Cx. quinquefasciatus, as Seeley and Bickley (1974) did in Cx. salinarius.

The earliest work in which the main focus of the study was to

uncover mechanisms to explain the variation in susceptibility level

amongst species was Kartman's (1953a) investigation of the vector-

parasite relation between D. immitis and 5 mosquitoes, Cx. quinquefasciatus,

Ae. aegy2ti and An. guadrimaculatue; salient events in the midgut were

specifically studied on a chronological basis, death of ingested

microfilariae being seen as early as 8h post-feed, leading Kartman

(1953a) to conclude, "The present work has indicated that the fate of

the microfilariae of D. immitis in the mosquito midgut is undoubtedly

a critical one for the completion of the parasite's life cycle. The

preponderance of negative females in the Culex species is explained by

the fact that the majority of the microfilariae are killed in the midguts

during the first 24h after the infective meal" p.69. Kartman (1953a)

ultimately concluded that the differences might be due to the presence

or absence of rapid bloodmeal coagulation, in turn tied to the secretion

of salivary gland anticoagulant, which would increase the exposure time

of Lmicrofilariae to antiblastic substances from the midgut or salivary

glands. In another study, the high resistance of Cx. nigripalpus to

D. immitis infection was attributed to the entrapment of microfilariae

in the rapidly-clotting bloodmeal and wounding of microfilariae,

possibly from needle-sharp crystals of oxyhemaglobin, formed as the

result of hemolysis of ingested red cells (Nayar and Sauerman, 1975).

As with Ox. quinquefasciatus in Kartman's (1953a) study, the low

intensity of infection for the group was attributable to the large

portion of refractory (negative) mosquitoes.

The gist of this body of research is that variation in susceptibility

to filarial infections in most Culex and some Anopheles is a function of

events first manifest in the midgut, which in most, but not all, mosquitoes

result in morbidity of most and sometimes all ingested microfilariae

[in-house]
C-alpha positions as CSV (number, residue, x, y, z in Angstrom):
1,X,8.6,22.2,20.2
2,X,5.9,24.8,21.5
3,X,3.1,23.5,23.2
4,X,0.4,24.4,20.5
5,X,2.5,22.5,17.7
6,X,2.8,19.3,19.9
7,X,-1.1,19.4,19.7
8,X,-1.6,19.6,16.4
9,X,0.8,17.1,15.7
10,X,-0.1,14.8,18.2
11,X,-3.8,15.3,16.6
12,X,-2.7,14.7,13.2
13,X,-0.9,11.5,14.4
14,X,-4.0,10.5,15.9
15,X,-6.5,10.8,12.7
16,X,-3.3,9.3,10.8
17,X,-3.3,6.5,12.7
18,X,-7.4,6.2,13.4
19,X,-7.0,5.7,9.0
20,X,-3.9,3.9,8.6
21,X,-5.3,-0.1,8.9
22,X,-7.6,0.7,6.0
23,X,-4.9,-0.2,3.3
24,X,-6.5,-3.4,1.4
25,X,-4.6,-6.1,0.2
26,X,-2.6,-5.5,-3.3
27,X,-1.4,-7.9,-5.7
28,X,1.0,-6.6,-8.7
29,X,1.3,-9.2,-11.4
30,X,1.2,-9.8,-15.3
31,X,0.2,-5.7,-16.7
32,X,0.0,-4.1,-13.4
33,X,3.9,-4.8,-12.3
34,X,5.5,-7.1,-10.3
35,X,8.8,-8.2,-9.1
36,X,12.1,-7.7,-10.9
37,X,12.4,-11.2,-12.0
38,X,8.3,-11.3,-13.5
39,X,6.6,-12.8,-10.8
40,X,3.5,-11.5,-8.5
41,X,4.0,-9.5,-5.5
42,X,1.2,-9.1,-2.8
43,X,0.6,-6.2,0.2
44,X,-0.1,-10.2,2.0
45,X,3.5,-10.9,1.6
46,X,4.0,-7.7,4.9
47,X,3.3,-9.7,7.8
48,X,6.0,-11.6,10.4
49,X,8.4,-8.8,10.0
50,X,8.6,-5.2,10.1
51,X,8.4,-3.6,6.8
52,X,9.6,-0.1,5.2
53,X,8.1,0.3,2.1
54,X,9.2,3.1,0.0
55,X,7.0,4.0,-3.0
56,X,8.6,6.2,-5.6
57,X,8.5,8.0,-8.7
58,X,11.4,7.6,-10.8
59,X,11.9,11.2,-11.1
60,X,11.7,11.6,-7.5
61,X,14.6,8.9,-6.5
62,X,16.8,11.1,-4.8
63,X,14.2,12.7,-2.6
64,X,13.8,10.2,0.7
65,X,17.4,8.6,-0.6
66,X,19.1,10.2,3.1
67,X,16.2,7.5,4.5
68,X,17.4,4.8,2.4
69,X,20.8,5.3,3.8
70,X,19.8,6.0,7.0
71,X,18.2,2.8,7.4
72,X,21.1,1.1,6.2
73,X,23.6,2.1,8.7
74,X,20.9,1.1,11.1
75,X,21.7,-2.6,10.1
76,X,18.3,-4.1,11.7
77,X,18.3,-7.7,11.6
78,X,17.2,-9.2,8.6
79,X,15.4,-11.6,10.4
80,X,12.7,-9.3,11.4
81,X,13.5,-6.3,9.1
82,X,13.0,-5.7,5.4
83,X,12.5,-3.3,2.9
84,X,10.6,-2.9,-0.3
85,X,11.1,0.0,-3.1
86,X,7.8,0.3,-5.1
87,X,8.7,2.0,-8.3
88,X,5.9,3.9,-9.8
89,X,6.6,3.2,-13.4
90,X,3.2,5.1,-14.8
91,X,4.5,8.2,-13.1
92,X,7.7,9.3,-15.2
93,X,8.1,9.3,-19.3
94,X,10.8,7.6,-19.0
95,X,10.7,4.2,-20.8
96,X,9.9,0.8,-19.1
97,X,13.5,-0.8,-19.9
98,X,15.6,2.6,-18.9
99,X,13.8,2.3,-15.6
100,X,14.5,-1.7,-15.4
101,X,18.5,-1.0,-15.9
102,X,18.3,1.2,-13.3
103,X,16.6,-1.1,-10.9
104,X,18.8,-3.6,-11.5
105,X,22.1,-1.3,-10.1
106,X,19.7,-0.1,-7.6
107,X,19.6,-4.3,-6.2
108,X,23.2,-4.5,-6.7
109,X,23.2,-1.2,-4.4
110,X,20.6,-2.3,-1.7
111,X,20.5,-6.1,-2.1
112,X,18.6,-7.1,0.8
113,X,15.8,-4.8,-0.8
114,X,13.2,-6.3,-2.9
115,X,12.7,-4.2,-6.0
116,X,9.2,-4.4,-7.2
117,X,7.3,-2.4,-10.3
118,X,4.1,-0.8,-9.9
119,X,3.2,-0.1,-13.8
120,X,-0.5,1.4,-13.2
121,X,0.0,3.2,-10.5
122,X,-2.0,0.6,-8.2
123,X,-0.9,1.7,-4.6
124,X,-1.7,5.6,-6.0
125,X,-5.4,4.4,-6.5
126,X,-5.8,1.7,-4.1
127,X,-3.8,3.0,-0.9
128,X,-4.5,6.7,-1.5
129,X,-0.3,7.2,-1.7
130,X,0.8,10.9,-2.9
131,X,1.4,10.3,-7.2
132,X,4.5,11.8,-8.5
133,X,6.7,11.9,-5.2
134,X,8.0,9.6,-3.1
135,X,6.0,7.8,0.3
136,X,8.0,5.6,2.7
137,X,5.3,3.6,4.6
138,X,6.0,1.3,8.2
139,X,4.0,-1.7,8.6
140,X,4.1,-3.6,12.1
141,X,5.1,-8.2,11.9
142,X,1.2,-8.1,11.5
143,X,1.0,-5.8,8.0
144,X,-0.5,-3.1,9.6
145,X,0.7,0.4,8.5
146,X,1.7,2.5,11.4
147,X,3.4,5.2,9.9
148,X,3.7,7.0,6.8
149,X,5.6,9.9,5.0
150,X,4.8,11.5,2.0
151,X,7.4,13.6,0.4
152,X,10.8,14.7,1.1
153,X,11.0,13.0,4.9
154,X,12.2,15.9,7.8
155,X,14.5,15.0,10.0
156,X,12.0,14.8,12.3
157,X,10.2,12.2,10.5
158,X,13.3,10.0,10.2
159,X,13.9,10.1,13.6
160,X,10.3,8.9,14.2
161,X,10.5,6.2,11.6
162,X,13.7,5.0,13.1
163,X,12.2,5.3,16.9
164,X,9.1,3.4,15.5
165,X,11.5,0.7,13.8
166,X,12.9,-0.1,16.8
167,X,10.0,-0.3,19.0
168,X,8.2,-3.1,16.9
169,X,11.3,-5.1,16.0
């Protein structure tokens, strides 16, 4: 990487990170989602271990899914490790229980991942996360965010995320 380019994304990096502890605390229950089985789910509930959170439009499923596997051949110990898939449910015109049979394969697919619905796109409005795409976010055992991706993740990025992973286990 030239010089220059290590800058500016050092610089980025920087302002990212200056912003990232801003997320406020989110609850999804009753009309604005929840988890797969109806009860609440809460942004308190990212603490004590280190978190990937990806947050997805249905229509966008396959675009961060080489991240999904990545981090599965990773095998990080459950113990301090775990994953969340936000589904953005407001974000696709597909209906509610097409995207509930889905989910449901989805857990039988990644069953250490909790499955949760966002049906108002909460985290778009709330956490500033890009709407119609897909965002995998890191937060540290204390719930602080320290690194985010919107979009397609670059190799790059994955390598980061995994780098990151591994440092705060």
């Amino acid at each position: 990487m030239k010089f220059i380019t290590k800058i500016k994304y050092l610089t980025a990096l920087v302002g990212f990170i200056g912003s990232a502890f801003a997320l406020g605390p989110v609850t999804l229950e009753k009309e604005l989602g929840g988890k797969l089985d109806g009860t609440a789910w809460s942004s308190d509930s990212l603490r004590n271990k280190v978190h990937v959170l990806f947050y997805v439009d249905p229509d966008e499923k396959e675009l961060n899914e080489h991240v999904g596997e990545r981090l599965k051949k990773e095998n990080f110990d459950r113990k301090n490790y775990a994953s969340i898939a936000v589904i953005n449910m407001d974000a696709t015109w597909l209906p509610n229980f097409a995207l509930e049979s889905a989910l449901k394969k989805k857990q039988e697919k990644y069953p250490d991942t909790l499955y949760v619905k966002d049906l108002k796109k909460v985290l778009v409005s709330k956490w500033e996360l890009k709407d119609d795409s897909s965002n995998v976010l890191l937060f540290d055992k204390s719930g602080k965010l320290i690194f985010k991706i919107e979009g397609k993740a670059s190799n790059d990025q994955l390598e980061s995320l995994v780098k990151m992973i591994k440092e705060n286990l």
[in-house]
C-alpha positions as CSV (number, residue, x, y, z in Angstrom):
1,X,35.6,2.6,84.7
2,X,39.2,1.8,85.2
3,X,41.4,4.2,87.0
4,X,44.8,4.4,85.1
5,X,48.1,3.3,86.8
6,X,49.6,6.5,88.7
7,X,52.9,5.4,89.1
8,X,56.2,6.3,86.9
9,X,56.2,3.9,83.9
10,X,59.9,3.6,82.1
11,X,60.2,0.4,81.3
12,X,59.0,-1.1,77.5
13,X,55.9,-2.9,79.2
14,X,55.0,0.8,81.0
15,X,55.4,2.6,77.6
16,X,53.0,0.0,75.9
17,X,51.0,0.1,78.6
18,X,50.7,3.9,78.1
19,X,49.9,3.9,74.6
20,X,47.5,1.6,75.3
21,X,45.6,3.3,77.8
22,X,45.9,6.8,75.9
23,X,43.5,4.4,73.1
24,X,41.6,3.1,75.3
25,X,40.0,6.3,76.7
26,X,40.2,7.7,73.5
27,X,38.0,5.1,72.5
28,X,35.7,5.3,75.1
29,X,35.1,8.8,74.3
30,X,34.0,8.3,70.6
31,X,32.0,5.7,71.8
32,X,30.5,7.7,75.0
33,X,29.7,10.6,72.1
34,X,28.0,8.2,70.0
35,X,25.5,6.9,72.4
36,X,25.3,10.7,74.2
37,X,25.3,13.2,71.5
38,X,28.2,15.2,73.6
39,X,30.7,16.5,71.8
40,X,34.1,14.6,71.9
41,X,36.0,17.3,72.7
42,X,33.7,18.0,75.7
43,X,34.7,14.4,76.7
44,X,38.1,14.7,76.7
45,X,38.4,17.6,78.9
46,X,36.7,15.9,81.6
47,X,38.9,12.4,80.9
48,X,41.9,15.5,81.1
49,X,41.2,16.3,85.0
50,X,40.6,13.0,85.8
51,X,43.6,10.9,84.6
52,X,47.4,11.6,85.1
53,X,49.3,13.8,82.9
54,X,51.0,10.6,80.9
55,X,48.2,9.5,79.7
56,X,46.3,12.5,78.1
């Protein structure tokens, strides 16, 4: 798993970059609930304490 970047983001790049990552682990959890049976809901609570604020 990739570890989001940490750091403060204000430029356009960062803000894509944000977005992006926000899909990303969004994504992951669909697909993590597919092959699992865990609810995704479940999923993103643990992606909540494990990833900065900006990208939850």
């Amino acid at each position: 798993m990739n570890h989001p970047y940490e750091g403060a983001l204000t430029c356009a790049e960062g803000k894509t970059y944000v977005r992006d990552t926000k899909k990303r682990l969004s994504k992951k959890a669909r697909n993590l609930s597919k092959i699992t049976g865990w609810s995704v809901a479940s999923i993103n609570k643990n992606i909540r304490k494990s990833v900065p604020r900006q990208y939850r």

shortly after the mosquito feeds. These studies suggest an array

of possible sources of the morbidity, including toxic factors, trauma

or entrapment, or combinations of these. Furthermore, this variation

occurs not only between species but within species; for example,

Hu (1931) found 1 Cx. territans with large numbers of prelarvae,

although a vast majority of individuals in the species support only

extremely low-level infections. Yen (1938), quoted above, alludes

to this same phenomenon, while Kartman (19538) states "the phenomenon

of individual response to infection thus becomes of particular signifi-

cance ." and talks of "especially susceptible individuals" p.66, and

Nayar and Sauerman (1975) report their results in terms of proportions

of the sample with a particular level of susceptibility. Thus,

variation in susceptibility levels of individuals is itself a character-

istio of the vector-parasite relationship in general, as is the normal

development of filariae once the gut barrier is successfully surmounted.

Although microbes, including bacteria and riokettsia-type or-

ganisms, have been observed in the bloodmeals of Cx. quinquefasciatus

(Chao and Wistreich, 1960; Micks et al., 1961), and that specific

functions associated with digestion of the bloodinal have been attributed

to microbes (Arnal, 1950; Ferguson and licks, 1961), with alterations

in the pattern of digestion resulting (Micks and Ferguson, 1961), no

evidence has yet been found which associates microbes with filarial

morbidity in any causal manner, although it is quite conceivable that

occasionally microbes could cause a reduction in susceptibility by

creating an unusually toxic environment in the midgut. However, the

midgut in sugar-fed mosquitoes is never distended as during bloodfeeding,

storage of sugar being the function of the diverticulae; only small

amounts of crop contents being passed to the midguts at any one time,

and, thus, the volume of liquid medium is never very large. Terzian

et al. (1952), and Terzian et al. (1955), had reported alteration of

normal susceptibility patterns in Ae. aegypti infected with Plasmodium

gallinaceum, but they specifically attributed the effects to disturb-

ances of the host physiochemical homeostasis, which produces the normal

pattern. Thus, aside from what seem to be alterations of the suscepti-

bility level of mosquitoes to Plasmodium induced by midgut environmental

changes, with perhaps additional potential mechanisms from the absence

of competition for nutrients, or absence of factors produced by the

bacteria and used for host defenses (icks and Ferguson, 1961), no

antiblastic attribute has been assigned bacteria even in the case of

Plasmodium, and it is unlikely that digestive enzymes, from either

host or flora, which reach peak activity (cooding, 1972) too late to

be involved in the initial destruction of filarial parasites, are

involved. Thus, the role of bacteria in mosquitoes, even as symbionts,

is most likely associated with the crop in sugar-fed only mosquitoes,

while with regard to the midgut bloodmeal, exert their influence only